All Blacks 38 France 18
Just as they did last year, the All Blacks managed to cling on to victory in Paris in the most unconvincing manner.
It was utterly peculiar that they ended up having to scramble the way they did given that they had the game well under control at halftime.
It was virtually in the bag and then, out of nowhere, the French erupted, played all the rugby, looked a million dollars and barely allowed the All Blacks to touch the ball in the second half.
If the All Blacks made it into French territory after halftime it was only just and not for long. They spent 40 minutes defending, conceding penalties, dropping the ball and looking about as vulnerable as they have any time in the last decade.
Rarely have they been so outplayed for such a long period and still managed to win.
Rarely have they chased their tails the way they did, unable to do anything legal to stop France's momentum.
It was astonishing not just for what it was, but also because it was in stark contrast to the first half.
Just as France were unrecognisable from the first half, so too were the All Blacks. They came out with a calm authority to take a grip on the game early, attack hard and often and subdue the French before they had any ideas about settling into things.
There wasn't a hint of fatigue anywhere within the All Blacks. The gas tank was most definitely full. It was the All Blacks who had all the running in their legs, all the sharp movements, all the urgency.
And there is no surer sign of a team feeling alive and energised than their ability to finish moves. Tired teams are rarely clinical. They don't have the awareness to see the space quickly enough or the precision in their execution.
The All Blacks weren't perfect in their finishing, but they didn't squander many opportunities and to hit the break with four tries posted and 31 points in the bag was certainly an A, if not an A-plus sort of effort.
And what particularly impressed about their attacking game was the composure and almost relaxed nature of it all.
To a man, they took their time on the ball to assess what was on and mostly make the right decision. Beauden Barrett never seemed to be in a hurry.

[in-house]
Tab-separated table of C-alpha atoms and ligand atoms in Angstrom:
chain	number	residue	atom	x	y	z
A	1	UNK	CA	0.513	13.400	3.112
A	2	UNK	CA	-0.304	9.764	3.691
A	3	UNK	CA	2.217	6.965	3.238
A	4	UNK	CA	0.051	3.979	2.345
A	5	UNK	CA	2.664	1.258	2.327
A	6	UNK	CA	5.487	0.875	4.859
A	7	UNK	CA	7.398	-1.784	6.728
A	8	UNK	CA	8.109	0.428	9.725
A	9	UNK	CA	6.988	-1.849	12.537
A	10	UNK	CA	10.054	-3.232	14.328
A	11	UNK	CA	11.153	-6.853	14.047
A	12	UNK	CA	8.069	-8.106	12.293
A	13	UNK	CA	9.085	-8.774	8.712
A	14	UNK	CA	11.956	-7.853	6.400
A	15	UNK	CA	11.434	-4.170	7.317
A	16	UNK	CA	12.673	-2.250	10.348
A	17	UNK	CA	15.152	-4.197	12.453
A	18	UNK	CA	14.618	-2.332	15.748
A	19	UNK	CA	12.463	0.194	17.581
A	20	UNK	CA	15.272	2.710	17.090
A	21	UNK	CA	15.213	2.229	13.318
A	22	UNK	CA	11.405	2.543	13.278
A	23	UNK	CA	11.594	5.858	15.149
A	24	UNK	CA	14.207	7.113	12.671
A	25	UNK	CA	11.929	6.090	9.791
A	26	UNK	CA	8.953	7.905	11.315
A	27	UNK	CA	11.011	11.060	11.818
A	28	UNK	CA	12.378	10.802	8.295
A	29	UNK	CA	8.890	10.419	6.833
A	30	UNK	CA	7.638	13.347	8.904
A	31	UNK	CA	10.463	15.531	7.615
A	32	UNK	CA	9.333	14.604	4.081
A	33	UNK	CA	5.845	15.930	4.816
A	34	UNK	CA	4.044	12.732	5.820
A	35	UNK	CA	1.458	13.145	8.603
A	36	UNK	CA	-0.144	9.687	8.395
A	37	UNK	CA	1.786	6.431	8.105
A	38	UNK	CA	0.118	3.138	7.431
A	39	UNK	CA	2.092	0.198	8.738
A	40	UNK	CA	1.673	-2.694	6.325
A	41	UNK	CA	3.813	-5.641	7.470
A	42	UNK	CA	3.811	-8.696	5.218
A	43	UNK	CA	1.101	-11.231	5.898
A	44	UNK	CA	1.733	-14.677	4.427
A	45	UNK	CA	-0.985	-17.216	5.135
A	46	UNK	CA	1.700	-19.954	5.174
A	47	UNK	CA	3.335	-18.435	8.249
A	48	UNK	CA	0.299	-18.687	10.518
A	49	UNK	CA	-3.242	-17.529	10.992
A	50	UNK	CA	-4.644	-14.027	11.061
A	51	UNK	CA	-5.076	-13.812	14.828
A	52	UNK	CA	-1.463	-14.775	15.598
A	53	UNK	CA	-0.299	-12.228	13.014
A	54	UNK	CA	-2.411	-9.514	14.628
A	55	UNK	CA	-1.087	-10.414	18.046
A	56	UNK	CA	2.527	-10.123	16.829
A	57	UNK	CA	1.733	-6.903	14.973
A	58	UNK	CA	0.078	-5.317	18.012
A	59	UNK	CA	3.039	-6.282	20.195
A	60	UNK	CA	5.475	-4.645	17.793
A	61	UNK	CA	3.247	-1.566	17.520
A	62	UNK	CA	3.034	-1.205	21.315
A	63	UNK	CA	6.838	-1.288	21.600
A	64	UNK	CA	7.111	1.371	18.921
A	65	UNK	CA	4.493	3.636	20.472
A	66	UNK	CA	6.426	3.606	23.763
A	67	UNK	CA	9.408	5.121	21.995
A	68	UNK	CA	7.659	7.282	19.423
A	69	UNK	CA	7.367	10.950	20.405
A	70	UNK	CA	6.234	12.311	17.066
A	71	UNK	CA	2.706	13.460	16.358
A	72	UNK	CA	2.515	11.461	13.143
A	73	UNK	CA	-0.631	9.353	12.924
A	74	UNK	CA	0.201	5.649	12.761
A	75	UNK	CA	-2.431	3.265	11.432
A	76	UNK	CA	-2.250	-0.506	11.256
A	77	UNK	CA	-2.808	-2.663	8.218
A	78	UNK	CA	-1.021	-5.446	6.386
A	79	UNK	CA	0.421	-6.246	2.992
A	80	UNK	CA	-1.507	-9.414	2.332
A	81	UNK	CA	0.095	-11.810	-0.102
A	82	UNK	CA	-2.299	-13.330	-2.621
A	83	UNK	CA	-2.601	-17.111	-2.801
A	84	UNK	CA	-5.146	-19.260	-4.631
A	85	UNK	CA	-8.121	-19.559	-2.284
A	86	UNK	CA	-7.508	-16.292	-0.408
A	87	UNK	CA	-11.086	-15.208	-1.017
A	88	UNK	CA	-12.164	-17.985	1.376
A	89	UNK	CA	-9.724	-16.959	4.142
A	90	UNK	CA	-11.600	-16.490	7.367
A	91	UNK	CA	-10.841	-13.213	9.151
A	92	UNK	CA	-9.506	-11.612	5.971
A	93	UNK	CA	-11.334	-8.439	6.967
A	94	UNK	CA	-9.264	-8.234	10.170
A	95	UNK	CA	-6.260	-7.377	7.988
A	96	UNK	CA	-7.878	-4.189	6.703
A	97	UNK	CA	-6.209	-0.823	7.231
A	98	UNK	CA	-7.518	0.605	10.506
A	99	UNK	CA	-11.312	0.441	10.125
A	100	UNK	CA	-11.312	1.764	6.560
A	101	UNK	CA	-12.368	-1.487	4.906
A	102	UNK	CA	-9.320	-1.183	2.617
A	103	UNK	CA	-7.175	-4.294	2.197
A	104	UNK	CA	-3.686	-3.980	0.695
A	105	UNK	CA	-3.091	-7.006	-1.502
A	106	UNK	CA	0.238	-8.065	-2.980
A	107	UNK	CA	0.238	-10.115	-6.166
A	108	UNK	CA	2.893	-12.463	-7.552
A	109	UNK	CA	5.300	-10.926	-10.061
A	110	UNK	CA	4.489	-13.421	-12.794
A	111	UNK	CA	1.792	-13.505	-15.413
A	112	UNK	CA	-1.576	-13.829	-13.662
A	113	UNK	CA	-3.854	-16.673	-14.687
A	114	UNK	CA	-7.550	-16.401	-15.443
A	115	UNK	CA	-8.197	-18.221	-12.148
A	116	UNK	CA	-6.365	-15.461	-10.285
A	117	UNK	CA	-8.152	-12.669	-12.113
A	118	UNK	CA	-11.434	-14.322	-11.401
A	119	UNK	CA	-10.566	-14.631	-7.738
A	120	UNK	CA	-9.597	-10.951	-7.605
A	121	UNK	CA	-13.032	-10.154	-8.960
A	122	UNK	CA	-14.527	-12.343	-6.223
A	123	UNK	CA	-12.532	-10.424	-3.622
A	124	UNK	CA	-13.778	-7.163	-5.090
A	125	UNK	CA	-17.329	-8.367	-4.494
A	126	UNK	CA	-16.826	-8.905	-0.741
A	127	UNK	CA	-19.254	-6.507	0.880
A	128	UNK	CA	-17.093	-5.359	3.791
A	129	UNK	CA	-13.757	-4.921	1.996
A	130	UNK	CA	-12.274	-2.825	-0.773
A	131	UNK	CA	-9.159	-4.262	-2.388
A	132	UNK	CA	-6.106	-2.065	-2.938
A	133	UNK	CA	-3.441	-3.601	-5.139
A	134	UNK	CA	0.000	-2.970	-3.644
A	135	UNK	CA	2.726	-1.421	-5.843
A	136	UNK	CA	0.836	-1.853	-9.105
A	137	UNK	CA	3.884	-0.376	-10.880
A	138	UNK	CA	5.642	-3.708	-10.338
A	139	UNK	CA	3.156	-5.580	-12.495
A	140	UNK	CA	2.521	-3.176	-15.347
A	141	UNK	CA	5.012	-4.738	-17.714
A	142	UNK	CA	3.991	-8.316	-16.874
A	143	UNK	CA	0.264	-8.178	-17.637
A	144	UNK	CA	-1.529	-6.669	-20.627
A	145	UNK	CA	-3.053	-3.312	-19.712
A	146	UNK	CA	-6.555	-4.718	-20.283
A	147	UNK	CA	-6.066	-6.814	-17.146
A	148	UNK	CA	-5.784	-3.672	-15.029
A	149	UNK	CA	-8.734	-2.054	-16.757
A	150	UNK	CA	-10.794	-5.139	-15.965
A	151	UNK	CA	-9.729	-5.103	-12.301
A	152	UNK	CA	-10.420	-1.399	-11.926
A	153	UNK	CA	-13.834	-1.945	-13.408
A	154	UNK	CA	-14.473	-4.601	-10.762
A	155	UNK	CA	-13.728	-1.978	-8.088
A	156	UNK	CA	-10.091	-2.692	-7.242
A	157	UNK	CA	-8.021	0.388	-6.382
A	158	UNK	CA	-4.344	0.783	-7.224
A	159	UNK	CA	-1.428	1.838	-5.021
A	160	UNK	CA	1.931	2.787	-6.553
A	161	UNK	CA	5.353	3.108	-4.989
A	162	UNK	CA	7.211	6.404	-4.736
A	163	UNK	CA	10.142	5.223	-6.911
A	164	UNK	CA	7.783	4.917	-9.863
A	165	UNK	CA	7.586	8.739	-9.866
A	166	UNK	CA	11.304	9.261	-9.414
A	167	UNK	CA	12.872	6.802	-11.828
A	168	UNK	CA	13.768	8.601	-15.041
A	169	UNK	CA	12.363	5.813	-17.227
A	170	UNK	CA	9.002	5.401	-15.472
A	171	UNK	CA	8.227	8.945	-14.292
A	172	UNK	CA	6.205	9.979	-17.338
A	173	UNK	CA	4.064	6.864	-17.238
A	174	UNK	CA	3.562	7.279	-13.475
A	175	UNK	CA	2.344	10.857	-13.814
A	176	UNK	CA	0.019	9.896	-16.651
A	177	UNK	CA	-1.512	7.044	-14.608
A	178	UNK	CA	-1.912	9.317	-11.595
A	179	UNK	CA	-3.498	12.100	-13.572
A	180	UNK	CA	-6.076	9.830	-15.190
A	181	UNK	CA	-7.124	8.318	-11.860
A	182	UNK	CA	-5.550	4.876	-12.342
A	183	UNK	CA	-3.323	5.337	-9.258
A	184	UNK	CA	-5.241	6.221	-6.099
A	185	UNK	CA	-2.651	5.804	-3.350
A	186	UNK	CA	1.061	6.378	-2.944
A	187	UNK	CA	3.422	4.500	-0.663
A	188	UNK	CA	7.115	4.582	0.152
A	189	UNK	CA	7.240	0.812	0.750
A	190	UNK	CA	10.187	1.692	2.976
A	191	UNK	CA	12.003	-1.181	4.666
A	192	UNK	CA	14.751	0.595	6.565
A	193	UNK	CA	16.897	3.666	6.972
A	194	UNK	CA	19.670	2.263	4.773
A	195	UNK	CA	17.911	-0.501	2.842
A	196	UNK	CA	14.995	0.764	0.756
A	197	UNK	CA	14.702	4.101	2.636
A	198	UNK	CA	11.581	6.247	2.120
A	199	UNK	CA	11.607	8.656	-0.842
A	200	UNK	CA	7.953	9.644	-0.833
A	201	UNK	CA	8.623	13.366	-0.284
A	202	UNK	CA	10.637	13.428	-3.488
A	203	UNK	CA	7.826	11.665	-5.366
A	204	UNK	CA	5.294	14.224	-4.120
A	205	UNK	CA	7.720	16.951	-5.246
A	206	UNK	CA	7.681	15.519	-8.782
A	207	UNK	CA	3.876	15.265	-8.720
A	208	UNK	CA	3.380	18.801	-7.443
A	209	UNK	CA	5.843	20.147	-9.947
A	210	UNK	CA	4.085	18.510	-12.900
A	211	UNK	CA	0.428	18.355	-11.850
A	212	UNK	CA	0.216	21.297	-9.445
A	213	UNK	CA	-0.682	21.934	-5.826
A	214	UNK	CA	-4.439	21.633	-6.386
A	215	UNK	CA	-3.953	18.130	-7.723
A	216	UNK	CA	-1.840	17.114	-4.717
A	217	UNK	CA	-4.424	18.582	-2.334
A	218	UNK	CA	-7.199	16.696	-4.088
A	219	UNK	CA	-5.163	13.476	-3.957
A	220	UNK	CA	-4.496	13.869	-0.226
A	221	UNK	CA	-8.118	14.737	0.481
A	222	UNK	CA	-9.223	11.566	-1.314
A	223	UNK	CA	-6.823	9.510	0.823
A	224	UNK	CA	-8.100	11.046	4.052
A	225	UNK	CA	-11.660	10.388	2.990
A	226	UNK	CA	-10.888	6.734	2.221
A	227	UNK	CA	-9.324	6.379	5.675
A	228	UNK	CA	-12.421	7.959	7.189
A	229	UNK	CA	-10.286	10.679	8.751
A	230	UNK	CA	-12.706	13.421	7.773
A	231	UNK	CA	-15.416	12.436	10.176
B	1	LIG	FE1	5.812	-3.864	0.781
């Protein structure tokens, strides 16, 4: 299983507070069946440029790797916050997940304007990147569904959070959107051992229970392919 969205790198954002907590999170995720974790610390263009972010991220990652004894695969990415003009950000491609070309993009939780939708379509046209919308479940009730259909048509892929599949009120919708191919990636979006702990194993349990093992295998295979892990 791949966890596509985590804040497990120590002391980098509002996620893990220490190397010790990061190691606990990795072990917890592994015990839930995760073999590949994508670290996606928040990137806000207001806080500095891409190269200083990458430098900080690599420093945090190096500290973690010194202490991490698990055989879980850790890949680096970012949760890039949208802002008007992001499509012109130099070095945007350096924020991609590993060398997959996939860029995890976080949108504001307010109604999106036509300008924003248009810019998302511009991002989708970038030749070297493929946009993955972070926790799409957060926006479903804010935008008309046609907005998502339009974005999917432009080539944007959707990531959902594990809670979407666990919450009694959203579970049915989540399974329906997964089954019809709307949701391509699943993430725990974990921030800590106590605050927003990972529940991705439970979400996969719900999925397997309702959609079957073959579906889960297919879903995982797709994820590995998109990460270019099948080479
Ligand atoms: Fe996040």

He was happy to pick his runner carefully. The first try was created by Barrett holding on for long enough to allow Dane Coles a gap to storm through. The second was down to Barrett's awareness and calm to see the rushing French defence and then beautifully fire a long pass high and wide to Waisake Naholo who literally doddled over in acres of space.
That calm proved to be infectious as just before halftime Sonny Bill Williams had every French defenders and his dog coming at him and he dropped the ball on to his toe and nudged it perfectly for Ryan Crotty to score.
It was the perfect option, perfectly executed and unlike the shoulder charging or punching the ball dead, a welcome skill that Williams has taken with him from league.
And then of course the importance of that accuracy became apparent in the first quarter of the second half when the French, as they are prone to do, suddenly came to life and got their offloading working.
It was a little reminiscent of the 1999 World Cup semifinal - New Zealand in control at halftime and then 10 minutes later, unsure what exactly had just hit them.
France scored 13 quick points after the break, brought the crowd into the game and set a little panic racing through the All Blacks.
Quite a lot of panic and New Zealand's transformation from being in control to shell-shocked was as dramatic as France's was in the opposite direction.
If Teddy Thomas' foot had been an inch to his left, France could have come within six points of the lead with 20 minutes left and the All Blacks not sure if it was Samedi or Dimanche.
And so, just like their visit to the Stade de France last year, they were more than a little relieved to hear the final whistle.
France 18 (T. Thomas, Penalty tries; A. Belleau 2 pens)
New Zealand 38 (D. Coles, W. Naholo (2), R. Crotty, S. Cane tries; B. Barrett 4 cons, pen)
* Gregor Paul travelled to Paris courtesy of Air New Zealand.